shows a scatterplot of Arm Strength and Grip Strength from 149 individuals working in physically demanding jobs including electricians,construction and maintenance workers, and auto mechanics. Not surprisingly, the stronger someone's grip, the stronger their arm tends to be. There is therefore a positiveassociation between these variables. Although the points cluster along a line, they are not clustered quite as closely as they are for the scatter plot of spousal age.

Not all scatter plots show linear relationships. shows the results of an experiment conducted by Galileo on projectile motion.In the experiment, Galileo rolled balls down incline and measured how far they traveled as a function of the release height. It is clear from that the relationship between "Release Height" and "Distance Traveled" is not described well by astraight line: If you drew a line connecting the lowest point and the highest point, all of the remaining points would be above the line. The data arebetter fit by a parabola.

Scatter plots that show linear relationships between variables can differ in several ways including the slope of the line about which they clusterand how tightly the points cluster about the line. A statistical measure of the strength of the relationship between variables that takes thesefactors into account is the subject of the next section.

How we are making nano material?
what is a peer
What is meant by 'nano scale'?
What is STMs full form?
LITNING
scanning tunneling microscope
Sahil
what is Nano technology ?
write examples of Nano molecule?
Bob
The nanotechnology is as new science, to scale nanometric
brayan
nanotechnology is the study, desing, synthesis, manipulation and application of materials and functional systems through control of matter at nanoscale
Damian
Is there any normative that regulates the use of silver nanoparticles?
what king of growth are you checking .?
Renato
What fields keep nano created devices from performing or assimulating ? Magnetic fields ? Are do they assimilate ?
why we need to study biomolecules, molecular biology in nanotechnology?
?
Kyle
yes I'm doing my masters in nanotechnology, we are being studying all these domains as well..
why?
what school?
Kyle
biomolecules are e building blocks of every organics and inorganic materials.
Joe
anyone know any internet site where one can find nanotechnology papers?
research.net
kanaga
sciencedirect big data base
Ernesto
Introduction about quantum dots in nanotechnology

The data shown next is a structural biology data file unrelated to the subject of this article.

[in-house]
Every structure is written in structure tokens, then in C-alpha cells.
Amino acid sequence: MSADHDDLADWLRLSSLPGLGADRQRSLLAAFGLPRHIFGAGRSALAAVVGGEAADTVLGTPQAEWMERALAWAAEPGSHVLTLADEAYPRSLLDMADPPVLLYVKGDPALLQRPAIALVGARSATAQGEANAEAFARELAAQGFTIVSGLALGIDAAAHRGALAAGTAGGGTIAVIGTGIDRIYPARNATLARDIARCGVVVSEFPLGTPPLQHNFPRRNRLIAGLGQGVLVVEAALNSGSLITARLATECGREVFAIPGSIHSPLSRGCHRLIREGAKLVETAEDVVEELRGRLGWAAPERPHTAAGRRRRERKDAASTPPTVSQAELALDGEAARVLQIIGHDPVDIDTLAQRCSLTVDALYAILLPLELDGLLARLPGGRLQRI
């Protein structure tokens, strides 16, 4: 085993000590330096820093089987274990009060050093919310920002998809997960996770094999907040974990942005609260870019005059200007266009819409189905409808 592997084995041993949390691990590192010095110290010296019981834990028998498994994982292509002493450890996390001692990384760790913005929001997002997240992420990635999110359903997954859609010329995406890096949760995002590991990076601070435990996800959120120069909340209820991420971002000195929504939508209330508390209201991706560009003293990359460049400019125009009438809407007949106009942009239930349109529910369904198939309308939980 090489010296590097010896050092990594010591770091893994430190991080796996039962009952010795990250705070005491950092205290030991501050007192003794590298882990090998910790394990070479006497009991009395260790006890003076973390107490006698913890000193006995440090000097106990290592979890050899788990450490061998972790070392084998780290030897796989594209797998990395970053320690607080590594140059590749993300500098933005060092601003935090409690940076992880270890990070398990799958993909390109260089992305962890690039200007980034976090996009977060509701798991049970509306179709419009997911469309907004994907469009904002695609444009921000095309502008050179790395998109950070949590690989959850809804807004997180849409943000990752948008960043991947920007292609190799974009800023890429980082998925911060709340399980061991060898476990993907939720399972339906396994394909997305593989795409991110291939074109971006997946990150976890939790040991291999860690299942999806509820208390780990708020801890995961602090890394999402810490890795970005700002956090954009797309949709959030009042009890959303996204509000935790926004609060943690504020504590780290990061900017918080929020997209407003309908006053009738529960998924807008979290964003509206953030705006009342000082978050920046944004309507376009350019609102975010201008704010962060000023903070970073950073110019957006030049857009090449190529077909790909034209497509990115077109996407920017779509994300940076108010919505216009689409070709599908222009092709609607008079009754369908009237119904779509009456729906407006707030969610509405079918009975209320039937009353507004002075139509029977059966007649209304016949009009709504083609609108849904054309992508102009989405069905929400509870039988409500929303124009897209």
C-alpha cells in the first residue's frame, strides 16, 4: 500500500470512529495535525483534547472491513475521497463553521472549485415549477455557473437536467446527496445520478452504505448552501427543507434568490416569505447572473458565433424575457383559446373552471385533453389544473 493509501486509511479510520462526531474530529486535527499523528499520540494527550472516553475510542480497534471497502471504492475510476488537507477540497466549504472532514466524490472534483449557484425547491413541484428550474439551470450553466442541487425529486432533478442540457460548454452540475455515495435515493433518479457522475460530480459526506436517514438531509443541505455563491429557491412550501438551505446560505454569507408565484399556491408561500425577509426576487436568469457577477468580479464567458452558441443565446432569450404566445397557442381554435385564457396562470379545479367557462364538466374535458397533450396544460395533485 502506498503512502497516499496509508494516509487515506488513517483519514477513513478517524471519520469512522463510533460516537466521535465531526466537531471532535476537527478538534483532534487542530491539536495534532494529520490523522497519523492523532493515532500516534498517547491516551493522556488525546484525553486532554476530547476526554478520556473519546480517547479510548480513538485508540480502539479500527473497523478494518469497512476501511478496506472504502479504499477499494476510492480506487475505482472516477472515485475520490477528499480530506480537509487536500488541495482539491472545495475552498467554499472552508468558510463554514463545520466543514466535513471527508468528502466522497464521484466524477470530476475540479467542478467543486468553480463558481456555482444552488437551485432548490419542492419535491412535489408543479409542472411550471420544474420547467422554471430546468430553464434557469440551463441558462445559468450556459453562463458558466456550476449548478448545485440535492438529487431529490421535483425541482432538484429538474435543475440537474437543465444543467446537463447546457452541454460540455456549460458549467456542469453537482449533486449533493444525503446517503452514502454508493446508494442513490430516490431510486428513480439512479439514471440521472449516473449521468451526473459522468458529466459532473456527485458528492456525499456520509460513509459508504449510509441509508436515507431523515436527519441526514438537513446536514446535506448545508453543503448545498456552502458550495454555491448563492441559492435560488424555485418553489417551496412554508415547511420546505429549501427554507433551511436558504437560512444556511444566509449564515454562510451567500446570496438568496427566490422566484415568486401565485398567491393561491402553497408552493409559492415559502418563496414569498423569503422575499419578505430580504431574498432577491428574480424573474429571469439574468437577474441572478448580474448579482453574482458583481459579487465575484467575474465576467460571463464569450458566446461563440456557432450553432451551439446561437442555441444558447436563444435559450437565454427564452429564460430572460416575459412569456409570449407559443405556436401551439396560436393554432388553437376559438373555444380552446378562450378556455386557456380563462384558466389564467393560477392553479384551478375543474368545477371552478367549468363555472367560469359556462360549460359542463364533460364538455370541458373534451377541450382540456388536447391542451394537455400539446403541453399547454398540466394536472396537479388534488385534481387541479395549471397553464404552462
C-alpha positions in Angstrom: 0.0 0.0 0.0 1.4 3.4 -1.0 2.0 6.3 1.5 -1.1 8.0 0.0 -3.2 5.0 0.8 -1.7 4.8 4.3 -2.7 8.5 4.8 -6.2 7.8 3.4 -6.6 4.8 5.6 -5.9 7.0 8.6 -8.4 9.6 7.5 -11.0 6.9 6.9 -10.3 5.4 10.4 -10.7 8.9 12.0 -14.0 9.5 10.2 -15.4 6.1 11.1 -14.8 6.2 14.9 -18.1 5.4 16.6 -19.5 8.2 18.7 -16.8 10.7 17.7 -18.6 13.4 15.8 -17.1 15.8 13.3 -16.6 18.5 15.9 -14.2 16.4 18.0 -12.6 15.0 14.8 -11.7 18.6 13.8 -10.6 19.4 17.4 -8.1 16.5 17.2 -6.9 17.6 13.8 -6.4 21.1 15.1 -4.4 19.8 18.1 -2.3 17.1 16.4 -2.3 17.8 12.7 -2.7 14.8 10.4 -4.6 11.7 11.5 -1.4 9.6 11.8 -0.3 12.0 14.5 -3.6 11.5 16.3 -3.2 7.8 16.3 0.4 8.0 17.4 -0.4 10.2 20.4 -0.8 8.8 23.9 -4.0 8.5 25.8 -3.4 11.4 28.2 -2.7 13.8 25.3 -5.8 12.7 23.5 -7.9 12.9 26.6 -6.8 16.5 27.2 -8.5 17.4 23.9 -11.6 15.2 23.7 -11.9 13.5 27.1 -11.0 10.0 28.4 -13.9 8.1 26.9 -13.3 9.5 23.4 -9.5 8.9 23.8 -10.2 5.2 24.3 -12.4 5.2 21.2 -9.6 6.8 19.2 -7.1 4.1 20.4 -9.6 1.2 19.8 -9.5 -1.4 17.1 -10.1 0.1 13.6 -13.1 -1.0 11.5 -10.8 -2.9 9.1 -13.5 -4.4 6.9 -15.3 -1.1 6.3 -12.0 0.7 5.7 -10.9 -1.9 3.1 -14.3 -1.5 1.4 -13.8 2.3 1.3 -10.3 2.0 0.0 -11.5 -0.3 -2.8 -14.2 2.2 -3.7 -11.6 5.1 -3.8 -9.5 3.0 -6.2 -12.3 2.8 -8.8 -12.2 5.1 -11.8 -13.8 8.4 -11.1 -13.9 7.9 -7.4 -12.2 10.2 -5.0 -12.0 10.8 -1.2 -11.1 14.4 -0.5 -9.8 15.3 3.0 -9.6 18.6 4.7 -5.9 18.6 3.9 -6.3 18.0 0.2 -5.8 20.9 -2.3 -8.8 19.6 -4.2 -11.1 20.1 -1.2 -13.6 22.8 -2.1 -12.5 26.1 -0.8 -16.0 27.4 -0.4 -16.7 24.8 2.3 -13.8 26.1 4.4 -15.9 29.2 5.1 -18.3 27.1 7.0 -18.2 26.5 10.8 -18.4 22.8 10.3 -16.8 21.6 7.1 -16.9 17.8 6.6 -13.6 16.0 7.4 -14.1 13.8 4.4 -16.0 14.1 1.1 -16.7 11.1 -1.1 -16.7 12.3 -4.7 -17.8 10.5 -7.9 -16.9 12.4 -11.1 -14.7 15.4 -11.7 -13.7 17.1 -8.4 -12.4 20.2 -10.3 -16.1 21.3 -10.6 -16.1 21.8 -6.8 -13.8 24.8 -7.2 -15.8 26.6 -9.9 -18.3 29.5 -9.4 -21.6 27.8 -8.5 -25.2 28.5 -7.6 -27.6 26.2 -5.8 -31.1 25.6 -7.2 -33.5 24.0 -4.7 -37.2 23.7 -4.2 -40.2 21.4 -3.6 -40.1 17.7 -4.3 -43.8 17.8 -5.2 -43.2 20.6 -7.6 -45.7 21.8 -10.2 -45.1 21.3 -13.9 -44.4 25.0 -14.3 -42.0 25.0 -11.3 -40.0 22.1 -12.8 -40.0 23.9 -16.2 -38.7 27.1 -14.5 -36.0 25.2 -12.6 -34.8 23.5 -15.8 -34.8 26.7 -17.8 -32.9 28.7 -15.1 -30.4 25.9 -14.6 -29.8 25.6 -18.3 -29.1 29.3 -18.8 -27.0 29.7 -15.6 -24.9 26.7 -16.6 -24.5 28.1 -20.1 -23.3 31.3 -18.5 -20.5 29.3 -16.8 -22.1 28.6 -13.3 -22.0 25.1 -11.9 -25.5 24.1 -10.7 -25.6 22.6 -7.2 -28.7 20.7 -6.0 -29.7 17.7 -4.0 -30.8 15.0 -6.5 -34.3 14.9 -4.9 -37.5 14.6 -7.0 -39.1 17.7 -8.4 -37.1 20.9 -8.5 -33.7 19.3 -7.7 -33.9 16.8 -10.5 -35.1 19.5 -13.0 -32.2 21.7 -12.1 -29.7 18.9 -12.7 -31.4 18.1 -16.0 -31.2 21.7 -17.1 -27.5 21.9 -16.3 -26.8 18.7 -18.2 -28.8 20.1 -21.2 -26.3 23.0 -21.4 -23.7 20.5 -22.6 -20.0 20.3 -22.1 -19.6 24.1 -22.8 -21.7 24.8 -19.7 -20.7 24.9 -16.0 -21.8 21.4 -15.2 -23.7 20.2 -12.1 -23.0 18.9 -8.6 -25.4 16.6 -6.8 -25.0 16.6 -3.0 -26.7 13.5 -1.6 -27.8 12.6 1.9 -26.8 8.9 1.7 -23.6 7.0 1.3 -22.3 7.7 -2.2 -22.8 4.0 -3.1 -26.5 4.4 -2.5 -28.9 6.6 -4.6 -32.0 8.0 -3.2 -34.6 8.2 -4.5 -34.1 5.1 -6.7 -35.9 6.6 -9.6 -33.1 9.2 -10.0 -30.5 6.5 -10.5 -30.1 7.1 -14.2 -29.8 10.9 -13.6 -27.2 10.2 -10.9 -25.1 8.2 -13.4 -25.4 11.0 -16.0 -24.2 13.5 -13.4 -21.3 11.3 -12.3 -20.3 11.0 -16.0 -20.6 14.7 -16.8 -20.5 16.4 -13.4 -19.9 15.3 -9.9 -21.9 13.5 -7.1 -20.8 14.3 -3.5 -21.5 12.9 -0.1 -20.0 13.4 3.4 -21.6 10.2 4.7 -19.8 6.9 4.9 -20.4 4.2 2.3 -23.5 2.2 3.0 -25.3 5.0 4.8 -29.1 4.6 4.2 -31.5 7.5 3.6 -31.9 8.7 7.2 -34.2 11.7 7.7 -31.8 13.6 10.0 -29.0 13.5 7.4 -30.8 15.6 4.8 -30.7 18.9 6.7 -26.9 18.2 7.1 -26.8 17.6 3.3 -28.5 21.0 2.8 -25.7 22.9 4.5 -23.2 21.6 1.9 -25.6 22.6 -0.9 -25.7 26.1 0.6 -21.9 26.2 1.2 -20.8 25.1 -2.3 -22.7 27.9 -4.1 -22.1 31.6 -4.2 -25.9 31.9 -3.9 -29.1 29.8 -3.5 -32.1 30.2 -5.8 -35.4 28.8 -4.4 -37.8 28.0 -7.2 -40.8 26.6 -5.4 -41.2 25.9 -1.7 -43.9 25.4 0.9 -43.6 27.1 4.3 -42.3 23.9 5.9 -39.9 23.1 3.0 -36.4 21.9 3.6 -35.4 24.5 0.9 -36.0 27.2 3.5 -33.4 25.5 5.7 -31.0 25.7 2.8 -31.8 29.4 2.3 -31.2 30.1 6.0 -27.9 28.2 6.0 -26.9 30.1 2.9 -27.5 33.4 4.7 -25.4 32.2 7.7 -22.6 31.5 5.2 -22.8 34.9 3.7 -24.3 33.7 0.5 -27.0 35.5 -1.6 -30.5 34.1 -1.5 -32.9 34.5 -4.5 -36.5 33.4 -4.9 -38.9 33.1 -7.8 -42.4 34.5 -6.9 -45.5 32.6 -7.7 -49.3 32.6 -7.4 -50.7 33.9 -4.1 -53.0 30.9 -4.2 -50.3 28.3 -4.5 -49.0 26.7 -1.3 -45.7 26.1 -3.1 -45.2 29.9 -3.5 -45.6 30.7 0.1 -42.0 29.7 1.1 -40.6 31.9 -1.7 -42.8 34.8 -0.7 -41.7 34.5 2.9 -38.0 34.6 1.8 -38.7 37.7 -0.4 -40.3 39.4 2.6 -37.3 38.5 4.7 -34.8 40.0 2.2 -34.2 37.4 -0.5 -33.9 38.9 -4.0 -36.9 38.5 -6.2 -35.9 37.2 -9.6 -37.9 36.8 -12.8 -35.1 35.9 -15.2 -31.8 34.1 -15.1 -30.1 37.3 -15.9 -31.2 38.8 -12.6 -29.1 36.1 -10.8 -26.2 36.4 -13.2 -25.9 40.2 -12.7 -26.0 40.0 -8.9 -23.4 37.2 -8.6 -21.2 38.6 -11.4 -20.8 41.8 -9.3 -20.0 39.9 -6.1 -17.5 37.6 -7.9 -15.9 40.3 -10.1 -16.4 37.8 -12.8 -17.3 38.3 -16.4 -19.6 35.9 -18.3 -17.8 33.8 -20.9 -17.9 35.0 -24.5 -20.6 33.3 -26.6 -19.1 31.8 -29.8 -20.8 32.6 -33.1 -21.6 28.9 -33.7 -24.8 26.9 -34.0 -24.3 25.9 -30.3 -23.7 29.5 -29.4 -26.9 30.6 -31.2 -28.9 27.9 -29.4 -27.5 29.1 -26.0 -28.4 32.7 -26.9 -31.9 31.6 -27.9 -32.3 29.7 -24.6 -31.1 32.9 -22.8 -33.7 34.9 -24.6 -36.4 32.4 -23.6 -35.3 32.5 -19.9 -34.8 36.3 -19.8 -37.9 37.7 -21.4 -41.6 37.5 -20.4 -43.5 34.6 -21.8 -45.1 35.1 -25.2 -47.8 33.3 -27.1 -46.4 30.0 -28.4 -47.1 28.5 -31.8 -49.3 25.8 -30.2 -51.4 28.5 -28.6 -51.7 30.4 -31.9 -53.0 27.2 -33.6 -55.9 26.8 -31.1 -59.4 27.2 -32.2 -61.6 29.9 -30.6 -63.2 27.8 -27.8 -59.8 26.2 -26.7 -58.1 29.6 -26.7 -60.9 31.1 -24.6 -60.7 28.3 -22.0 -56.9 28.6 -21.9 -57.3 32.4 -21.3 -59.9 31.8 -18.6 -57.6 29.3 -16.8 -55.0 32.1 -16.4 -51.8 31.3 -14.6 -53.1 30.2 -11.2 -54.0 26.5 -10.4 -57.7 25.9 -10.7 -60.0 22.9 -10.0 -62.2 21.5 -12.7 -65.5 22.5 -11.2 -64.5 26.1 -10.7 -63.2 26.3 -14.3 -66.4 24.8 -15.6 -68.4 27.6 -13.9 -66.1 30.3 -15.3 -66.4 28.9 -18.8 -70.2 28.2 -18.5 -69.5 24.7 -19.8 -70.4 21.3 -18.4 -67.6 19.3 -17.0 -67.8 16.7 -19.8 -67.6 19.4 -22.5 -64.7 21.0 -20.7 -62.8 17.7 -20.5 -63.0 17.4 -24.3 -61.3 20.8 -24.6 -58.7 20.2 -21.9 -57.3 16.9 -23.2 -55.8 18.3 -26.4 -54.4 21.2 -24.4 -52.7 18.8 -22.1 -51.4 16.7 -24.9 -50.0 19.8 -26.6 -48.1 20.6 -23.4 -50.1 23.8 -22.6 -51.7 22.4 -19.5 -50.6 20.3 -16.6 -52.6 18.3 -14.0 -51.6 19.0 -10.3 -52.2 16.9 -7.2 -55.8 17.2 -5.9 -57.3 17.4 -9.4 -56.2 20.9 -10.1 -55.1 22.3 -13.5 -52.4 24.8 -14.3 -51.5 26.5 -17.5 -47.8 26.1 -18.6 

what does nano mean?
nano basically means 10^(-9). nanometer is a unit to measure length.
Bharti
do you think it's worthwhile in the long term to study the effects and possibilities of nanotechnology on viral treatment?
absolutely yes
Daniel
how to know photocatalytic properties of tio2 nanoparticles...what to do now
it is a goid question and i want to know the answer as well
Maciej
Abigail
for teaching engĺish at school how nano technology help us
Anassong
How can I make nanorobot?
Lily
Do somebody tell me a best nano engineering book for beginners?
there is no specific books for beginners but there is book called principle of nanotechnology
NANO
how can I make nanorobot?
Lily
what is fullerene does it is used to make bukky balls
are you nano engineer ?
s.
fullerene is a bucky ball aka Carbon 60 molecule. It was name by the architect Fuller. He design the geodesic dome. it resembles a soccer ball.
Tarell
what is the actual application of fullerenes nowadays?
Damian
That is a great question Damian. best way to answer that question is to Google it. there are hundreds of applications for buck minister fullerenes, from medical to aerospace. you can also find plenty of research papers that will give you great detail on the potential applications of fullerenes.
Tarell
what is the Synthesis, properties,and applications of carbon nano chemistry
Mostly, they use nano carbon for electronics and for materials to be strengthened.
Virgil
is Bucky paper clear?
CYNTHIA
carbon nanotubes has various application in fuel cells membrane, current research on cancer drug,and in electronics MEMS and NEMS etc
NANO
how did you get the value of 2000N.What calculations are needed to arrive at it